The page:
We would think React Native, being built in React, would make it easy to reuse with Web. But in reality, extending React Native to other platforms like the Web or Desktop, while getting better over time, has been a big pain.

3. React Native becomes increasingly platform dependent

The bigger the codebase gets, the more that solutions will require the native codebases (Xcode for iOS for example) to handle edge cases.

Airbnb, who transitioned away from React Native, complained that as the React Native teams grew, they needed to hire more native developers anyway.

Instead of managing one codebase for two platforms, they needed to maintain THREE codebases per platform.

Lots of business value can come from the ability to reach users on the current platform they are on.

Instructors often need to adapt to the constraints of the platforms of that their university or school allows.

React Native is a well developed framework that has plenty of opportunity, but for some, React Native is a risky bet.

Flutter avoids or reduces impact of all of these problems

Flutter, being later in the game and funded by Google, has had the advantage of viewing every problem that all other cross platform solutions run into and solving them well from the start.

One of the bigger problems Flutter does better than any cross-platform solution is making the developer experience a delight.

Ebay developers reported two important things:

  • They could move almost twice as fast compared to native development
  • Developers enjoyed the experience more than native (!)

By far the most in depth report on the best Cross Platform framework was created by NuBank where they attempted to be as scientific of a cross-platform comparison as possible.

What they found was that Flutter was:

  • easiest for beginners (onboarding)
  • still amazing for experts
  • best at avoiding writing platform-specific code (Ebay found this too)
  • best for scaling
  • had the best documentation
  • had the most stable and flexible tools

Flutter also avoids the Bridge Architecture — they built their architecture similar to the way game engines work. This allows Flutter to easily support anything that runs games (so every platform).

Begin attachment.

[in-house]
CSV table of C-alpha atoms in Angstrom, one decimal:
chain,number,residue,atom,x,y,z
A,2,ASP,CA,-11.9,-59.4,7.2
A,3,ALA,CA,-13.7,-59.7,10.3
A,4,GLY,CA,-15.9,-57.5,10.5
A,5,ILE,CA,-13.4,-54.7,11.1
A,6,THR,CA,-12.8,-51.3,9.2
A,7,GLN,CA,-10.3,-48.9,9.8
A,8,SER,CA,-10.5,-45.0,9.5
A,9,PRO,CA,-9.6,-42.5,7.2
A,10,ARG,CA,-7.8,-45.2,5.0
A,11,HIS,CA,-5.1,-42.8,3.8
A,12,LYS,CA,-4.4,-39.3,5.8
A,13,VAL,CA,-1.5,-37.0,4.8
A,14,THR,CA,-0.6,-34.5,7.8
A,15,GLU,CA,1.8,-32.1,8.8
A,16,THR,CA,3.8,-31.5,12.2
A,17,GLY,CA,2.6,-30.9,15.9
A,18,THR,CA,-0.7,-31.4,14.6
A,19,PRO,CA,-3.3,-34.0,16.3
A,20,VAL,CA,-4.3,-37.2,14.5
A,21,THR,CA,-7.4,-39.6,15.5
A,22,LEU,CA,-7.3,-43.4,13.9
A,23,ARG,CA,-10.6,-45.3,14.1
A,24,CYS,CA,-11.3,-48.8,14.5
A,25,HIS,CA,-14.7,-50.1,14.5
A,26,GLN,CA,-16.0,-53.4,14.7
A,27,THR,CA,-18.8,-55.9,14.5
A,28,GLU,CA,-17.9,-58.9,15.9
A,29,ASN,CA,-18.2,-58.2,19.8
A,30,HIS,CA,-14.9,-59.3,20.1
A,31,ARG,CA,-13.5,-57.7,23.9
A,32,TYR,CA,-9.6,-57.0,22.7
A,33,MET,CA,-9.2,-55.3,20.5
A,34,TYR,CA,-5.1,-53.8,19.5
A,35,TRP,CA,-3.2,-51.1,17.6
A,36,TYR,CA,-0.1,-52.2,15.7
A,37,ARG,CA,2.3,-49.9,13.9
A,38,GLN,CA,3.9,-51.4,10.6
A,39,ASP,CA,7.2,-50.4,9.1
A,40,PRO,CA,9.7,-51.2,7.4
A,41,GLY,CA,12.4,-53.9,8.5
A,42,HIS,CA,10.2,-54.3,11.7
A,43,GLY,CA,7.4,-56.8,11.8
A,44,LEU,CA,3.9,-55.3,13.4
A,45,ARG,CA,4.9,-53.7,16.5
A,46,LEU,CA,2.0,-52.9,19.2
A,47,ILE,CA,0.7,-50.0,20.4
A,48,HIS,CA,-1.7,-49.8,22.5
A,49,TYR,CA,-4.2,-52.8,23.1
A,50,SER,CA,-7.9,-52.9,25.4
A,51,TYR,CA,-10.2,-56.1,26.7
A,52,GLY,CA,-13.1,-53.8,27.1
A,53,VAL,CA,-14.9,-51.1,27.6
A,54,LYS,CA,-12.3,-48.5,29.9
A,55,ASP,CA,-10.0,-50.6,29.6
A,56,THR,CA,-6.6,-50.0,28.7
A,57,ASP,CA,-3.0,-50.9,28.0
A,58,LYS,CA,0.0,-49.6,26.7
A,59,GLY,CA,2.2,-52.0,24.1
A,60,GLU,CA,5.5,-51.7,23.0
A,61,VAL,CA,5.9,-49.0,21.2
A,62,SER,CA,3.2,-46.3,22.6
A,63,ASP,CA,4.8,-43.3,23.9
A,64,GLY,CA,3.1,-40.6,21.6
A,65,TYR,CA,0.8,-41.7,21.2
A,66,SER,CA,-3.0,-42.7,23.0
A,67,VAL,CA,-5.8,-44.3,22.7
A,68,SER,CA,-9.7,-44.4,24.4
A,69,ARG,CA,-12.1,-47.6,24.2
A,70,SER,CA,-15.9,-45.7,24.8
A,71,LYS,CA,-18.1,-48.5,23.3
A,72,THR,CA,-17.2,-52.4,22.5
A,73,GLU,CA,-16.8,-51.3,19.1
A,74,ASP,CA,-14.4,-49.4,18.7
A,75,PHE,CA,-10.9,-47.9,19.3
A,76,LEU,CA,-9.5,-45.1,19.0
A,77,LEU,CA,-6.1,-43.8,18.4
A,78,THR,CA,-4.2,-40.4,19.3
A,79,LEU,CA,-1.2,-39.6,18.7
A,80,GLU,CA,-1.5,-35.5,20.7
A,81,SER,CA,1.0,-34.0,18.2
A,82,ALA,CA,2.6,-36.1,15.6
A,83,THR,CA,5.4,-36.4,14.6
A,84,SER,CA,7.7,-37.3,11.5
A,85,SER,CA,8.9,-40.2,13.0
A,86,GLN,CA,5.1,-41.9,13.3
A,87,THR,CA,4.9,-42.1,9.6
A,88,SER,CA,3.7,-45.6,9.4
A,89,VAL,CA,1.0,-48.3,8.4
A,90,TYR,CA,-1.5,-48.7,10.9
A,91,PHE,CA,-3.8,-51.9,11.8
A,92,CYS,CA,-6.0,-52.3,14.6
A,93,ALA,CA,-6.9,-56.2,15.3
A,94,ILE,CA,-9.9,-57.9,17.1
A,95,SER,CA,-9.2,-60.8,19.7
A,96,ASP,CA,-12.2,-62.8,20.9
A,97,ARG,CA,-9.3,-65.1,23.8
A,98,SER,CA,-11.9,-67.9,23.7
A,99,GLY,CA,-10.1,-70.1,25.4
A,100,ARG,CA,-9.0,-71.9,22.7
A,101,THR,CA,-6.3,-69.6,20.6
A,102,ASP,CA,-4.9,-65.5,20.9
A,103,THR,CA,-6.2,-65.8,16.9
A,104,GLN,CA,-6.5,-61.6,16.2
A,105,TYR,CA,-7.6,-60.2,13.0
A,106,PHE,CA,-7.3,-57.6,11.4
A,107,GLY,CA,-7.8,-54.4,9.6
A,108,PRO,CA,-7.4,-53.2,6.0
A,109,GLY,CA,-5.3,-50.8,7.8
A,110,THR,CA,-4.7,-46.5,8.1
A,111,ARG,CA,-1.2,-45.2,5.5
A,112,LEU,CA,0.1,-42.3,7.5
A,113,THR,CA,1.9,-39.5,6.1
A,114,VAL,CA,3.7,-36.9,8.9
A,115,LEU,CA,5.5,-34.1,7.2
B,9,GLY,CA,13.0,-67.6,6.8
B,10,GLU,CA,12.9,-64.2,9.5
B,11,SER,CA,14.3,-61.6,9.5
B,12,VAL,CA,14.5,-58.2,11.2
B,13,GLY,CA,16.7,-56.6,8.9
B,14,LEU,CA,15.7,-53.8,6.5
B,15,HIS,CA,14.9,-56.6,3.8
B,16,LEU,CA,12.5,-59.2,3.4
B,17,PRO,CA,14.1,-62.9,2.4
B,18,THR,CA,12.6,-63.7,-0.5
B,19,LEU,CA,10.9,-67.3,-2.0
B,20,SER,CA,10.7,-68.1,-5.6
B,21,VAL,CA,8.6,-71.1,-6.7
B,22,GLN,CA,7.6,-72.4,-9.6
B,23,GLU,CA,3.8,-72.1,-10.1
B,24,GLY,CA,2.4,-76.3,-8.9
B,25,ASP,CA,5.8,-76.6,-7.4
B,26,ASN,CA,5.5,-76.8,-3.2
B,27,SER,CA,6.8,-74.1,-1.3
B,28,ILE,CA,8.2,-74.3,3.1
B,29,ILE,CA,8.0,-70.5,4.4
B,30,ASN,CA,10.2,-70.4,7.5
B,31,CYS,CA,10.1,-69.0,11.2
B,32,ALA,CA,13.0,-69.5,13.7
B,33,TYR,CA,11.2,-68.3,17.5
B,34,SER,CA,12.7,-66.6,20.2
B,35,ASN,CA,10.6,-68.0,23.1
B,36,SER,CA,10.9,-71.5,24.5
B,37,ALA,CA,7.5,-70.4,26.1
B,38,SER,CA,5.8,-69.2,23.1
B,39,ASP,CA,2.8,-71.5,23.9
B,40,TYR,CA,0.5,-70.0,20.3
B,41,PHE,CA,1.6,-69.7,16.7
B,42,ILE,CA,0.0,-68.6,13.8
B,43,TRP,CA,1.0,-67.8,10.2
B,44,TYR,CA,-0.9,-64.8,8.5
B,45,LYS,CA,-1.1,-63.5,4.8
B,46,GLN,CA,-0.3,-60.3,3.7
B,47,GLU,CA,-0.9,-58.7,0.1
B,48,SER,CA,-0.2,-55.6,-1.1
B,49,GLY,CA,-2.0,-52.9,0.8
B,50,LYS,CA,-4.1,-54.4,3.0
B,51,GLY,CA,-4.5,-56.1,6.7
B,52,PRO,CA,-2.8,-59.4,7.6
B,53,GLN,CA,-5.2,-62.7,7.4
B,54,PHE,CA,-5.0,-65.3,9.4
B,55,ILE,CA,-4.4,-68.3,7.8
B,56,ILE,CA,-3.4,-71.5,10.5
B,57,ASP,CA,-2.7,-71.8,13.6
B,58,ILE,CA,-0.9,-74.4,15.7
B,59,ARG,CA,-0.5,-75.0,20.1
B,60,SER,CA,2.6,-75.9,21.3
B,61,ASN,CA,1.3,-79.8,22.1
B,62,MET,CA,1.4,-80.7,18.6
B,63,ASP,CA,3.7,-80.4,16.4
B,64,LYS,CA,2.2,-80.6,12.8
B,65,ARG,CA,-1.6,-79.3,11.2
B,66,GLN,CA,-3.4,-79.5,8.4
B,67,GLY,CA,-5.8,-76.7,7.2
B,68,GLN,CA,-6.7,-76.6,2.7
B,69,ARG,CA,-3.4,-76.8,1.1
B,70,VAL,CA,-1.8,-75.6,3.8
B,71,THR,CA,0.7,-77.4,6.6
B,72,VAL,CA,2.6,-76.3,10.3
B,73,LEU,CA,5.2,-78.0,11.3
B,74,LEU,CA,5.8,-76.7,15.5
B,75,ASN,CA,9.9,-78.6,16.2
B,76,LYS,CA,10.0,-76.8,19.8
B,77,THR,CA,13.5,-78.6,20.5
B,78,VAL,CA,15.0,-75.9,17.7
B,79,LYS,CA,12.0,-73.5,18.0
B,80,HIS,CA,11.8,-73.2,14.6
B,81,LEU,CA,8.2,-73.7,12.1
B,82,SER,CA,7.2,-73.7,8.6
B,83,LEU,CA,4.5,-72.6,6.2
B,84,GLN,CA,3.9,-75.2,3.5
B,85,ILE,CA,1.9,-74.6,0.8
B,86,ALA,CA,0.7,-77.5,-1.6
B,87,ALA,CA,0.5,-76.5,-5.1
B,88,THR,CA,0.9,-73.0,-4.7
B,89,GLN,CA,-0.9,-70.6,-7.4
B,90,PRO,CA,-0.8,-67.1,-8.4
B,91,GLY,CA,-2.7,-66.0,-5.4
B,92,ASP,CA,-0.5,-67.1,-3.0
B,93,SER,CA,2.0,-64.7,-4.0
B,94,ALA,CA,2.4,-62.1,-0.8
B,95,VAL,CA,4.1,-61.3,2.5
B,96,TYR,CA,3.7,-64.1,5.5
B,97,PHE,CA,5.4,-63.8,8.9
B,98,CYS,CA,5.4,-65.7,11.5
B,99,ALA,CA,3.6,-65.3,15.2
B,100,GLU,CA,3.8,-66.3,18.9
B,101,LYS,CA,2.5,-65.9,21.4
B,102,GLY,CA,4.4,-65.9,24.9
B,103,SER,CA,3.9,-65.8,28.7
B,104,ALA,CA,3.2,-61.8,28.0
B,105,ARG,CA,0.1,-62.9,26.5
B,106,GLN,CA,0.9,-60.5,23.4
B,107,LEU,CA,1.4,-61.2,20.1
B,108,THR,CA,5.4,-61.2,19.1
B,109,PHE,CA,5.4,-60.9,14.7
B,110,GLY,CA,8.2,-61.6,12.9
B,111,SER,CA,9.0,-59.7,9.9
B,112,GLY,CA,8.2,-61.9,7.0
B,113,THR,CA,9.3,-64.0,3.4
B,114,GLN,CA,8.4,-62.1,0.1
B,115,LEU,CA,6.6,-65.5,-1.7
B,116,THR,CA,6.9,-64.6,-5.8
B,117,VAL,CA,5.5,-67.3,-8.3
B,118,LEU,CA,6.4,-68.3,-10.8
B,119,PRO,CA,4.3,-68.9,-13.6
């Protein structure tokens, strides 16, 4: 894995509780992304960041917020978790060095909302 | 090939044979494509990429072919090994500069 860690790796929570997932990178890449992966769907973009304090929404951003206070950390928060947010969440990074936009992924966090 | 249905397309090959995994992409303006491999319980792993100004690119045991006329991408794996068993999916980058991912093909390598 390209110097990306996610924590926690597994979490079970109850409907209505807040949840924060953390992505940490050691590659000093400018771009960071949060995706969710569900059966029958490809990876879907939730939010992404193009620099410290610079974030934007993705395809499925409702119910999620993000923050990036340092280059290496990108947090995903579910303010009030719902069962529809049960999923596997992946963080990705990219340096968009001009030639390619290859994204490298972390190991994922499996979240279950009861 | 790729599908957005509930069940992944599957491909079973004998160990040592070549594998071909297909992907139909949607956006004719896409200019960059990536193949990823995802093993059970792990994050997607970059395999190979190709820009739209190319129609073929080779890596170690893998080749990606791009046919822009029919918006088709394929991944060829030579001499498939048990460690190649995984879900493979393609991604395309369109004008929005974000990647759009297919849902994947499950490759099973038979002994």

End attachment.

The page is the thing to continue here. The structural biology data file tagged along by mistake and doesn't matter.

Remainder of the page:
Flutter’s best value proposition is that no cross-platform solution makes it easier to develop for new platforms as Flutter — iOS, Android, Web, Windows, Mac, Linux are all supported with one command.

Flutter’s UI architecture is also built in a way that makes it much easier to accommodate different sized screens and flexible UI requirements.

The biggest economic opportunities for Flutter

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The overall impact for business’ is higher productivity, better forecasting, less management overhead, and happier developers.

Since Flutter is able to extend itself to anything with low stress, Flutter has allowed teams to try new strategies:

  • Release an app to every platform at once, using only one team of developers
  • Adapt to uncertain economic conditions faster by adjusting which market you target faster
  • Flutter enables a CP framework to even compete on single platforms well, making it less risk to target a single platform
  • Makes experimenting into new markets much lower overhead and less risky

Let’s take an Edtech app that allows a student to create notecards and test themselves. We now don’t have to make any assumptions about which device they’ll be using and they can jump to the app on their Macbook then their iPhone.

And this experience can be supported using one codebase very simply.

*Flutter is great, but is has its problems.*

It has problems, such as a reliance on dependencies that can cause versioning problems.

It’s hard for a UI framework to serve each platform as perfectly as the native code, and you will often still need to find developers who have native experience (or at least understand native release processes).

But for many situations, Flutter will help business’ outcompete their competition.

Over the next 5 years, I think we’ll see Flutter dominate the app ecosystem as the preferred tooling.

**